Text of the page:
What are the guidelines on antithrombotic therapy for the secondary prevention of noncardioembolic stroke?

Updated: Jan 10, 2016
  • Print


The ACCP guidelines for secondary prevention of noncardioembolic stroke recommend long-term treatment with aspirin (75-100 mg once daily), clopidogrel (75 mg once daily), aspirin/extended-release dipyridamole (25 mg/200 mg bid), or cilostazol (100 mg bid) over no antiplatelet therapy (grade 1A), oral anticoagulants (grade 1B), the combination of clopidogrel plus aspirin (grade 1B), or triflusal (grade 2B). An antiplatelet regimen of clopidogrel or aspirin/extended-release dipyridamole is preferred over aspirin (grade 2B) or cilostazol (grade 2C). [11]

The AHA/ASA recommendations for antithrombotic therapy for noncardioembolic stroke include the following:

  • Antiplatelet agents rather than oral anticoagulation to reduce the risk of recurrent stroke and other cardiovascular events (class I).
  • Selection of an antiplatelet agent individualized on the basis of patient risk factor profiles, cost, tolerance, relative known efficacy of the agents, and other clinical characteristics (class I).
  • Aspirin (50–325 mg/d) monotherapy or the combination of aspirin 25 mg and extended-release dipyridamole 200 mg twice daily as initial therapy (class I)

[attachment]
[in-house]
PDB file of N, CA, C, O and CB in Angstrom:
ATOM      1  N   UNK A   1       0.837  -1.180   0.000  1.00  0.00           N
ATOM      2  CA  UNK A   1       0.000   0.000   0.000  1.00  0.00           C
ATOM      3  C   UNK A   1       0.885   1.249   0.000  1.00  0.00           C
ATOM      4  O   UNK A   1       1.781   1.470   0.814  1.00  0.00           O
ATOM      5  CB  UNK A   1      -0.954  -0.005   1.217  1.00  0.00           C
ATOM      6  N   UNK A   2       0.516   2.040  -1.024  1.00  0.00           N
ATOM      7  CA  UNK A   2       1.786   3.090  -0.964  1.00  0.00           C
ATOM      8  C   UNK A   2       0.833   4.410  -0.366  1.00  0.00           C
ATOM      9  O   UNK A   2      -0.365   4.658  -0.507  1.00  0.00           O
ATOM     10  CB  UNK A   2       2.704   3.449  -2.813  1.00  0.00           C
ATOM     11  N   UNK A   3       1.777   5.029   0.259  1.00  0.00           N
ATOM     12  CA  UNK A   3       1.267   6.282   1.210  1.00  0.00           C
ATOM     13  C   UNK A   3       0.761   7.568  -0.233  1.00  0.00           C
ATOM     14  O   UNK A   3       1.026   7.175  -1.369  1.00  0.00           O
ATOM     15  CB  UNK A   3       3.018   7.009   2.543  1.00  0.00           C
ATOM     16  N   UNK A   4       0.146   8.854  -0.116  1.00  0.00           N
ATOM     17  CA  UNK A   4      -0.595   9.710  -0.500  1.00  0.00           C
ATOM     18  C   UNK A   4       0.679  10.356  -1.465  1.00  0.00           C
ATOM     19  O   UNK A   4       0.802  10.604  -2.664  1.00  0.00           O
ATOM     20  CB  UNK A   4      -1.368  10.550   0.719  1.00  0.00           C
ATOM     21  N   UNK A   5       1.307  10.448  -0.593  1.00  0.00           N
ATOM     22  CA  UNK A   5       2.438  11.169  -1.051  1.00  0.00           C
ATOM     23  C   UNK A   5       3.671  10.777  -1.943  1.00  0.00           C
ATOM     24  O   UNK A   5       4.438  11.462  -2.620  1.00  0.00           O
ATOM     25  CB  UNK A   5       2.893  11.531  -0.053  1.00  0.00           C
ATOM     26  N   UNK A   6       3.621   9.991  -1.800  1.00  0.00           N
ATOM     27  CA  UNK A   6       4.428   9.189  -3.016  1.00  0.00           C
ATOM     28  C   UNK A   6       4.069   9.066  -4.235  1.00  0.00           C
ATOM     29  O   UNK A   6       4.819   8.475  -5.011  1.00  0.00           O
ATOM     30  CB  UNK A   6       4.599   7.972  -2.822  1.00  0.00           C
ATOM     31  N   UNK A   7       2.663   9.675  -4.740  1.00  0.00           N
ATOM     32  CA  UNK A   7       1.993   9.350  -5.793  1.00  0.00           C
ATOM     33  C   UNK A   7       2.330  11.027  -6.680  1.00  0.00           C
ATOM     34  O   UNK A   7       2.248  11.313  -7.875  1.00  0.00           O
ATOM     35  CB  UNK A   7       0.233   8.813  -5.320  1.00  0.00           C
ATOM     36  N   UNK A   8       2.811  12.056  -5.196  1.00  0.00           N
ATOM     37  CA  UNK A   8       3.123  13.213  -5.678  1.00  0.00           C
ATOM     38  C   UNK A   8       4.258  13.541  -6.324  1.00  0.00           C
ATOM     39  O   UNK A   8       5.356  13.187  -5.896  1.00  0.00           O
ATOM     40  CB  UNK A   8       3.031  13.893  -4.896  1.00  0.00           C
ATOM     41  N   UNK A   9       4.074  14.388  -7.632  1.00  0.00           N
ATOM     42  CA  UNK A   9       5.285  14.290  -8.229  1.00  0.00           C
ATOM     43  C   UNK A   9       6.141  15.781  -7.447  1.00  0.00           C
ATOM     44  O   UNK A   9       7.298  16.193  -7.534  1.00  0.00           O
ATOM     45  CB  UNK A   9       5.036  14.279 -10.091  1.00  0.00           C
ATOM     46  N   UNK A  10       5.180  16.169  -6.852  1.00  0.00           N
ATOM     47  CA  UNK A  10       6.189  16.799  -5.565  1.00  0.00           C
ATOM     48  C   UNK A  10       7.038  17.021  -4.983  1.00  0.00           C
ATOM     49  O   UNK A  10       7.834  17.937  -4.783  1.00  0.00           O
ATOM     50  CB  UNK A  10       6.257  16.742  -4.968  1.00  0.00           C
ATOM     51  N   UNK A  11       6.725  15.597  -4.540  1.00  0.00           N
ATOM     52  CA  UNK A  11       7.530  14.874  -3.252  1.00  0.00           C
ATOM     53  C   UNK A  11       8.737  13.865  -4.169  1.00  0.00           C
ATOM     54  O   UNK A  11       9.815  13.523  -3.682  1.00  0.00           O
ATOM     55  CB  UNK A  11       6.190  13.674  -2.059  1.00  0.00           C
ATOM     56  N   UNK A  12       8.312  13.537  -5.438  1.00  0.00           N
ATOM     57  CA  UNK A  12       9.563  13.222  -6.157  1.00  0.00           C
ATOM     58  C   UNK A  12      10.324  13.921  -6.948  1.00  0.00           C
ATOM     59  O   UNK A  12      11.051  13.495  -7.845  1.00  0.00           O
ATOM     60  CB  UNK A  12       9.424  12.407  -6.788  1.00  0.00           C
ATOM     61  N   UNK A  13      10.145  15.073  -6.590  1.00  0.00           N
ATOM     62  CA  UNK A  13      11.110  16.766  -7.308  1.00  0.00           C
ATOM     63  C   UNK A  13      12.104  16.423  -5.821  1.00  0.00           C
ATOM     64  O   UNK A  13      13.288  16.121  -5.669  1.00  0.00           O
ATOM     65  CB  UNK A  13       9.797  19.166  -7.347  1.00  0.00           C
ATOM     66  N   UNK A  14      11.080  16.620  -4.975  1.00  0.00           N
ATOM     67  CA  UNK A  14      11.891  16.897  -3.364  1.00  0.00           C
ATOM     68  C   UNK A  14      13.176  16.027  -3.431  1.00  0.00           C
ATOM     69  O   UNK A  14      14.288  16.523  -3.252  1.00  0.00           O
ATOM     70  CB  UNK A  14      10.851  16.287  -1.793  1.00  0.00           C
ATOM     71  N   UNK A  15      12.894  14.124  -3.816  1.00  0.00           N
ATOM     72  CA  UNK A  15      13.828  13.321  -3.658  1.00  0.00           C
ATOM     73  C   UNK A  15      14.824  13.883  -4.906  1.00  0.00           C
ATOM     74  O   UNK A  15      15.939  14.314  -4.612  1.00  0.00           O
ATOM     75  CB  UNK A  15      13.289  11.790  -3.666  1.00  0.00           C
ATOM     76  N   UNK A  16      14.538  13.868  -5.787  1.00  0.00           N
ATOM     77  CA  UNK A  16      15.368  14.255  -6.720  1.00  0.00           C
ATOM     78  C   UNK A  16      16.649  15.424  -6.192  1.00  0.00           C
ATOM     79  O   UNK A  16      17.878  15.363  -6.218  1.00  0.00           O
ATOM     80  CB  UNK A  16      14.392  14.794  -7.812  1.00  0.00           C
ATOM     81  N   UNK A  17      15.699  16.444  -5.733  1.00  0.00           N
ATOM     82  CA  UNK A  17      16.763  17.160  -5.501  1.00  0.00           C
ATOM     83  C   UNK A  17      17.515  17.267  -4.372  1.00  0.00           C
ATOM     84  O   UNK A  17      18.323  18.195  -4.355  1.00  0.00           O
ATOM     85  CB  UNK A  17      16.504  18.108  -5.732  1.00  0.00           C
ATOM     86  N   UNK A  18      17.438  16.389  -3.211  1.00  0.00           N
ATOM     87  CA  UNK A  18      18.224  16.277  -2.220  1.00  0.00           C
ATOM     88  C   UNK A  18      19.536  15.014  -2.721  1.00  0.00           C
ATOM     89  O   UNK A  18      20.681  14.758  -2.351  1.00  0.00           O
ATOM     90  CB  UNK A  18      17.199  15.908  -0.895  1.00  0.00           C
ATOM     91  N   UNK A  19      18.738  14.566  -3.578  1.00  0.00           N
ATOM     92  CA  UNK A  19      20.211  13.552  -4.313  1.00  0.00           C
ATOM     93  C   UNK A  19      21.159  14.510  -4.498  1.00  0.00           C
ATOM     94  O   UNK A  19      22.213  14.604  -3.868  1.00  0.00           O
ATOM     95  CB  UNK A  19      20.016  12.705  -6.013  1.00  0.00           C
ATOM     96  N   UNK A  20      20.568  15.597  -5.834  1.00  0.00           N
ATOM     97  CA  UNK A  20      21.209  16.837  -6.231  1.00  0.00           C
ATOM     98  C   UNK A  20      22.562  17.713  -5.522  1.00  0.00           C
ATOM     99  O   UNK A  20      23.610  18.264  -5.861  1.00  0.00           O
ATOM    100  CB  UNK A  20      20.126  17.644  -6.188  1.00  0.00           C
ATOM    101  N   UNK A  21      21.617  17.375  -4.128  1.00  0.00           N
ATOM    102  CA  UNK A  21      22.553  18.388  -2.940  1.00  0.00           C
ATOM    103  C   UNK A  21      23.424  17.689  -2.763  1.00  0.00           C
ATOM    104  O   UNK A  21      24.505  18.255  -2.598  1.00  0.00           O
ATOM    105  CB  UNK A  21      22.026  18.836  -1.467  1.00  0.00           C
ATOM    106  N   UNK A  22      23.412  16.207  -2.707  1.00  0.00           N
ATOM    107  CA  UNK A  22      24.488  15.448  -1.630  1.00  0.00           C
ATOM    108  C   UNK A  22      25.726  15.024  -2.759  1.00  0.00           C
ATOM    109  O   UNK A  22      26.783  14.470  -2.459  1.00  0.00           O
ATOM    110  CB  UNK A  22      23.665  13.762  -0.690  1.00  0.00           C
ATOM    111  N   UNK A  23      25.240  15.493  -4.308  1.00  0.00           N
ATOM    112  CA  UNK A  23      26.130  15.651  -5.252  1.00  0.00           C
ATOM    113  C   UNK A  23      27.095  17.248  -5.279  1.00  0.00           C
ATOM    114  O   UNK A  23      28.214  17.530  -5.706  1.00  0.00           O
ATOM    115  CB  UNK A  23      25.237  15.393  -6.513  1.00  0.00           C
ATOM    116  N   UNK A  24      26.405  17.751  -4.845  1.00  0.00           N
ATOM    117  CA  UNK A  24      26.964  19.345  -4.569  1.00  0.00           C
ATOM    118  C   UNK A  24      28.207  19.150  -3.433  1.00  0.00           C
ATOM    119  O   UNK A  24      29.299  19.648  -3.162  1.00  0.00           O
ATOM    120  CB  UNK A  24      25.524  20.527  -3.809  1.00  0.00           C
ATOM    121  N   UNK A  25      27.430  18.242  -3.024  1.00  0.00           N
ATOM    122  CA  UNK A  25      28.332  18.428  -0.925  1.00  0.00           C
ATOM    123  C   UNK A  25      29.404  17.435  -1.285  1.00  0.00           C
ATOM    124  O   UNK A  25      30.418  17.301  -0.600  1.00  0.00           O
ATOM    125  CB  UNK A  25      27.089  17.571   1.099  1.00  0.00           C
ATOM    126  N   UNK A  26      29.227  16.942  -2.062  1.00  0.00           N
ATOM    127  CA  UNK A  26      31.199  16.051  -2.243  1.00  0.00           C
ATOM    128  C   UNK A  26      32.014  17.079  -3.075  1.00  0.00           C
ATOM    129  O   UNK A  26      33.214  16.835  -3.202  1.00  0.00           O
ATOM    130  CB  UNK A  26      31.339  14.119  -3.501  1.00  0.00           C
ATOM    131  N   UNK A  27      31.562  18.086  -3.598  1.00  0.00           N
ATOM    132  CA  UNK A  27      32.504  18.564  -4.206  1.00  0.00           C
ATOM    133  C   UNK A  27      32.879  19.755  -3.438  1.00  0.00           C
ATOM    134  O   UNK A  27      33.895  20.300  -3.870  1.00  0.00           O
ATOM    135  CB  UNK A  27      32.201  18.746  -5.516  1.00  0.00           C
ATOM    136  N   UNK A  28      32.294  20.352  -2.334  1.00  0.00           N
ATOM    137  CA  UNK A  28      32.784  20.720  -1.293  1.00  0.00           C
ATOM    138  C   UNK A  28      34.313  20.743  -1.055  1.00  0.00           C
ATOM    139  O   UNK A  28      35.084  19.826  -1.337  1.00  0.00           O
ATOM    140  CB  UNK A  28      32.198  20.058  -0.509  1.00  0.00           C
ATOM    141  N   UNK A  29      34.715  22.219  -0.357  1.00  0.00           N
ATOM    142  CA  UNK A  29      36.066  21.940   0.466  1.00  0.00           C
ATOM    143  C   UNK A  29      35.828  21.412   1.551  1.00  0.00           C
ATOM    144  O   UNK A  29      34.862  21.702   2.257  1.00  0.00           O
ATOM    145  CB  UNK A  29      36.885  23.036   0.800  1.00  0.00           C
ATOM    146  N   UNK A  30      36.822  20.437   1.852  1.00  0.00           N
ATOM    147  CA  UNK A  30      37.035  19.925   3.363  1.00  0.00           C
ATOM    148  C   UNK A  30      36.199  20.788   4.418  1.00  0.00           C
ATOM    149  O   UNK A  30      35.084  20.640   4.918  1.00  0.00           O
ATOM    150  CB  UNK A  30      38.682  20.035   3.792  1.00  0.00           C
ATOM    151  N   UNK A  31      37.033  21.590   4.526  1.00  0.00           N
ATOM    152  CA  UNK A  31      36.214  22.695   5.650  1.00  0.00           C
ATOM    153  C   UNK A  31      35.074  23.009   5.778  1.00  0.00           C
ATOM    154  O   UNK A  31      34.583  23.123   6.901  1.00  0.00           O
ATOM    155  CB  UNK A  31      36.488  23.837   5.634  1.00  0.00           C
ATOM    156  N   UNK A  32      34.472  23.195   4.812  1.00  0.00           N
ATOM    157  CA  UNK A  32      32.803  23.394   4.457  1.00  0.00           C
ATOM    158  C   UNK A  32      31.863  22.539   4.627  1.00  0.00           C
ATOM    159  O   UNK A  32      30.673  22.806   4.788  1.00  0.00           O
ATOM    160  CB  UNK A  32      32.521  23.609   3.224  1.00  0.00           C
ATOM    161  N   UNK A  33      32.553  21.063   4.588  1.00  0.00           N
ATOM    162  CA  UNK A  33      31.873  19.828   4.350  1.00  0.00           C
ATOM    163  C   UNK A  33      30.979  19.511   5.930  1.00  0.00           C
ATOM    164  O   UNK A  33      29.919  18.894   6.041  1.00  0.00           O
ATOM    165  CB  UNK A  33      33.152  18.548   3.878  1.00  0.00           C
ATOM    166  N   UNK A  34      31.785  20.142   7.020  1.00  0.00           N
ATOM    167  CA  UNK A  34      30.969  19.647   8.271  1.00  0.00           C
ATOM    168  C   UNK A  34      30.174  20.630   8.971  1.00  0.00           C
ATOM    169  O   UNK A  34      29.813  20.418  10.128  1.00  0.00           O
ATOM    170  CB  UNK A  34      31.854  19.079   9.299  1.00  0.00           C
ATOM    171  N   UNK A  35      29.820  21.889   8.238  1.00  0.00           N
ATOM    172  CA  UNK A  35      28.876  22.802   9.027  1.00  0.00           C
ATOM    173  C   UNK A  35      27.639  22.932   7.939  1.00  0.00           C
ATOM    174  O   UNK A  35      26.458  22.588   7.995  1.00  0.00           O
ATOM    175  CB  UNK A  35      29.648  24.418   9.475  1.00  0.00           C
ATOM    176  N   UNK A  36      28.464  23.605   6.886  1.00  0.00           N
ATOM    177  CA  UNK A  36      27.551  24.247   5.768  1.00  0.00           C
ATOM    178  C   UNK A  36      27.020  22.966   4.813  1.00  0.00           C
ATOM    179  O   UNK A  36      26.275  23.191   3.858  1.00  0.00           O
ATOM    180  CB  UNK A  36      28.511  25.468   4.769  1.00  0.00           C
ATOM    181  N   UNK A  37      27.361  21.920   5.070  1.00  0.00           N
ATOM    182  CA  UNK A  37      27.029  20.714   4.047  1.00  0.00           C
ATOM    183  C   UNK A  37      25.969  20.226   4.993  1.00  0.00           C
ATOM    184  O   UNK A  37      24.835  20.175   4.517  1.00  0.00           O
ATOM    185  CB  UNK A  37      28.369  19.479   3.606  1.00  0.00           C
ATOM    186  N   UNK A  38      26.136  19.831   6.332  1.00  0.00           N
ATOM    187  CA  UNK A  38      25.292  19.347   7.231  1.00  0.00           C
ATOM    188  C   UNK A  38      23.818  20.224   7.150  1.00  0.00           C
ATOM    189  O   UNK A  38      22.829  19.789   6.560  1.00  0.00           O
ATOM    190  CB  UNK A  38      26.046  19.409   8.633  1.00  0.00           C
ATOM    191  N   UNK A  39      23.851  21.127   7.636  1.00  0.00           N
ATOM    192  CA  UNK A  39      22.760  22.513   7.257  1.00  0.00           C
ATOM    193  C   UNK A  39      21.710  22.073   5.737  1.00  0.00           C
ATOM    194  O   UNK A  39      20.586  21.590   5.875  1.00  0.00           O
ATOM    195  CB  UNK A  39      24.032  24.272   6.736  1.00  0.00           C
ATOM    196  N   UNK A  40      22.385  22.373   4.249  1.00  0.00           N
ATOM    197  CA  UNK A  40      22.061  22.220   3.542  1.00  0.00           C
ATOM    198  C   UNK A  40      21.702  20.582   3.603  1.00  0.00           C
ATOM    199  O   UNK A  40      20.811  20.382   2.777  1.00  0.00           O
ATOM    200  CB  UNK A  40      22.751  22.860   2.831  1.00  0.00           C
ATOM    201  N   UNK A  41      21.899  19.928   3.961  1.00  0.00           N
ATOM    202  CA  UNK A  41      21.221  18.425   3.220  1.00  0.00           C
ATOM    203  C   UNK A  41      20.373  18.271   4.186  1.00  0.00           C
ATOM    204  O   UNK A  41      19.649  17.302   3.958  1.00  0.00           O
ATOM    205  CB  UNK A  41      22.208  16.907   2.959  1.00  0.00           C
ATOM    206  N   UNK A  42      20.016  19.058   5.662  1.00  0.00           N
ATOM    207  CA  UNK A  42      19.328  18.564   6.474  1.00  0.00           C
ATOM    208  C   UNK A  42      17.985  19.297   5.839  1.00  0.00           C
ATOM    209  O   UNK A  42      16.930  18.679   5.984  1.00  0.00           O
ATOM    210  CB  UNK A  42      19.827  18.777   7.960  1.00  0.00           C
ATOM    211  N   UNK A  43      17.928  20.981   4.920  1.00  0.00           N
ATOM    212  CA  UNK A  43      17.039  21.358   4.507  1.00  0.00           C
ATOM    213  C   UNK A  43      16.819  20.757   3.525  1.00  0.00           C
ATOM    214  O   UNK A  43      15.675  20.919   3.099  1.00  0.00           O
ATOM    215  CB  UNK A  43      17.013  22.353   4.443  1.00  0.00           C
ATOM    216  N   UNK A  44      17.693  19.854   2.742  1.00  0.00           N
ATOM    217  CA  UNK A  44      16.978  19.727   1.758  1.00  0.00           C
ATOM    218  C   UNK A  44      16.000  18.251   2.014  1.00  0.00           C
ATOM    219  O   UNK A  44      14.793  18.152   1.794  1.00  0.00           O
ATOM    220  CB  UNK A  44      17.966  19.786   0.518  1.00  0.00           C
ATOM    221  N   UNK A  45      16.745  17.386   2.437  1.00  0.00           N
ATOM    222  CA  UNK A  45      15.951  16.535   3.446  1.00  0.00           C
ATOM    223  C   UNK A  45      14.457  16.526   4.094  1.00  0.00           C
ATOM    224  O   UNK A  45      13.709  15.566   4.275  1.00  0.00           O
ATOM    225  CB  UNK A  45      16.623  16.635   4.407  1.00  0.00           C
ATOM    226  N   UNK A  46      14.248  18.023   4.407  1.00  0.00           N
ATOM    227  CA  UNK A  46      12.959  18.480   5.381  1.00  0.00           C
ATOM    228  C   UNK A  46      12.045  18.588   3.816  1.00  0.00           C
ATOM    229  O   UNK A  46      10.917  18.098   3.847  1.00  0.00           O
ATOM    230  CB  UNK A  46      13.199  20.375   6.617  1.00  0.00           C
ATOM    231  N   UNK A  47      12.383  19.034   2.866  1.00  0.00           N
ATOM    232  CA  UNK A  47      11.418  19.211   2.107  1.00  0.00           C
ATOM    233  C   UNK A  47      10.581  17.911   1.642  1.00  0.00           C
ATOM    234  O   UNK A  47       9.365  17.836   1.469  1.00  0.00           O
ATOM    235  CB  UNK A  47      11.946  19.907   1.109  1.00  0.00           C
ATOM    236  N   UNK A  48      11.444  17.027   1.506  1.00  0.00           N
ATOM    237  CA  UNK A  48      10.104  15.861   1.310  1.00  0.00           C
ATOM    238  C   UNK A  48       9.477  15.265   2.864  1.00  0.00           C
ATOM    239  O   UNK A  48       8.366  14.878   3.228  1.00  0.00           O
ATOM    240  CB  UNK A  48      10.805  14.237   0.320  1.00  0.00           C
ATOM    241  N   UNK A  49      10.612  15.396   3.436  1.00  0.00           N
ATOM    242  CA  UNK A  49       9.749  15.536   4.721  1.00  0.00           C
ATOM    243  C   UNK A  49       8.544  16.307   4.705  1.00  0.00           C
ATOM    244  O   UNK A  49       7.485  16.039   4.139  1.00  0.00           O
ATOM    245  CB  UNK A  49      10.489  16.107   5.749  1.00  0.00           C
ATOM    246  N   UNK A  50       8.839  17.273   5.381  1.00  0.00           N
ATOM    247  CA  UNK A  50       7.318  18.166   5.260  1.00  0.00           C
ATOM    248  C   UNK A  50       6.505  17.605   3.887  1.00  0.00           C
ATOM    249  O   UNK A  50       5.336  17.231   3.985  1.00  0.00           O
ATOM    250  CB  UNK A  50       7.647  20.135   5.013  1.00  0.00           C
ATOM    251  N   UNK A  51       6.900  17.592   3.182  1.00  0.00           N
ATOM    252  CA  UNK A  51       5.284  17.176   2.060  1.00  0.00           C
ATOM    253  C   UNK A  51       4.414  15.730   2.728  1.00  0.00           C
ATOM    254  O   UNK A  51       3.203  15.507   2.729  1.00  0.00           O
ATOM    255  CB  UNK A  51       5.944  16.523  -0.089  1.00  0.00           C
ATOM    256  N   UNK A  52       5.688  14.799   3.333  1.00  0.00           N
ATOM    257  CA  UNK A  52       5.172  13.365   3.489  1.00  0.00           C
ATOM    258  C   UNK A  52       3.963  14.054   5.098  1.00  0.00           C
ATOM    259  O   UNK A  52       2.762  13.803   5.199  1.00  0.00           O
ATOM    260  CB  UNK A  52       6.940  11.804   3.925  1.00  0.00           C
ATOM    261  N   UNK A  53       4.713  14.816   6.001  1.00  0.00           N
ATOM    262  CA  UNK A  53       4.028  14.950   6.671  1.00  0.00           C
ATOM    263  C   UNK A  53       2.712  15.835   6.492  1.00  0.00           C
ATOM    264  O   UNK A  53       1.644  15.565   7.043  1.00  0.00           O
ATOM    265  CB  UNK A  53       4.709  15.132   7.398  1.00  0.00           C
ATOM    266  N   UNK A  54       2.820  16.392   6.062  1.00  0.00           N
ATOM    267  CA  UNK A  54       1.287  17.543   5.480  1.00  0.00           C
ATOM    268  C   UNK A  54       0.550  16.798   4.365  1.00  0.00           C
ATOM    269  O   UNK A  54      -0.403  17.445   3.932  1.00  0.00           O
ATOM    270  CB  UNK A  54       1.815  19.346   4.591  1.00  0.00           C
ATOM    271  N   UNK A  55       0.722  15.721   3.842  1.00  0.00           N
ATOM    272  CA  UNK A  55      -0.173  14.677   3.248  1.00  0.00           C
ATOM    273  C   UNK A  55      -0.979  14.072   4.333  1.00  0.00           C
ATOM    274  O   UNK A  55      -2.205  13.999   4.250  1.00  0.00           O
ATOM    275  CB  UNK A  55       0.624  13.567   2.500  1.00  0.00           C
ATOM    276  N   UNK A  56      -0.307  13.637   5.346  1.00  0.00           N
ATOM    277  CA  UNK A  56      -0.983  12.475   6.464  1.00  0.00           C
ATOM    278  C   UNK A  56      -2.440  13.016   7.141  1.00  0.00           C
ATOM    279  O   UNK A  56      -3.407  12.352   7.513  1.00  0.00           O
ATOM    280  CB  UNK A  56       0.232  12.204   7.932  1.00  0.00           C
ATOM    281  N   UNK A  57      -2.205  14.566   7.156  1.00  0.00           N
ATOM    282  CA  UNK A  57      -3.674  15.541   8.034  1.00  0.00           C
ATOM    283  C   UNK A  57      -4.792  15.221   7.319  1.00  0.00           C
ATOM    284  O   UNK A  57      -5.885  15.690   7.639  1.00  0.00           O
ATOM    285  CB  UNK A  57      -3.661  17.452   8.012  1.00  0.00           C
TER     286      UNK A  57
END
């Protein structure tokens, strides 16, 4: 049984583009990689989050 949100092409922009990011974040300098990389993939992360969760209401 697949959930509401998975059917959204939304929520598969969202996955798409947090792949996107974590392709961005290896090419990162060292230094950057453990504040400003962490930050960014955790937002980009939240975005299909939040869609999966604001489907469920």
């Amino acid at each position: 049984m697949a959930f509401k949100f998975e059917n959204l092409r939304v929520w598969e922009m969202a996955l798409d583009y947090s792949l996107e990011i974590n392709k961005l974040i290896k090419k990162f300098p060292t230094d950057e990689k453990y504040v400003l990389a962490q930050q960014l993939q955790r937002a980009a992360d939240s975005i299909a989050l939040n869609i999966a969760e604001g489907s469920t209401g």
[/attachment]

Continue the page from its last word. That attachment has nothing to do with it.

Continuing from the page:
• Clopidogrel (75 mg) monotherapy is a reasonable option in place of aspirin or combination aspirin/dipyridamole. (class IIa)
  • The combination of aspirin and clopidogrel might be considered for initiation within 24 hours of a minor ischemic stroke or TIA and for continuation for 21 days (class IIb)
  • The combination of aspirin and clopidogrel increases the risk of hemorrhage relative to either agent alone and is not recommended for routine long-term secondary prevention after ischemic stroke or TIA (class III).
  • For patients who have an ischemic stroke or TIA while taking aspirin, there is no evidence that increasing the dose of aspirin provides additional benefit. Although alternative antiplatelet agents are often considered, no single agent or combination has been adequately studied in patients who have had an event while receiving aspirin (class IIb).

Did this answer your question?
Additional feedback? (Optional)
Thank you for your feedback!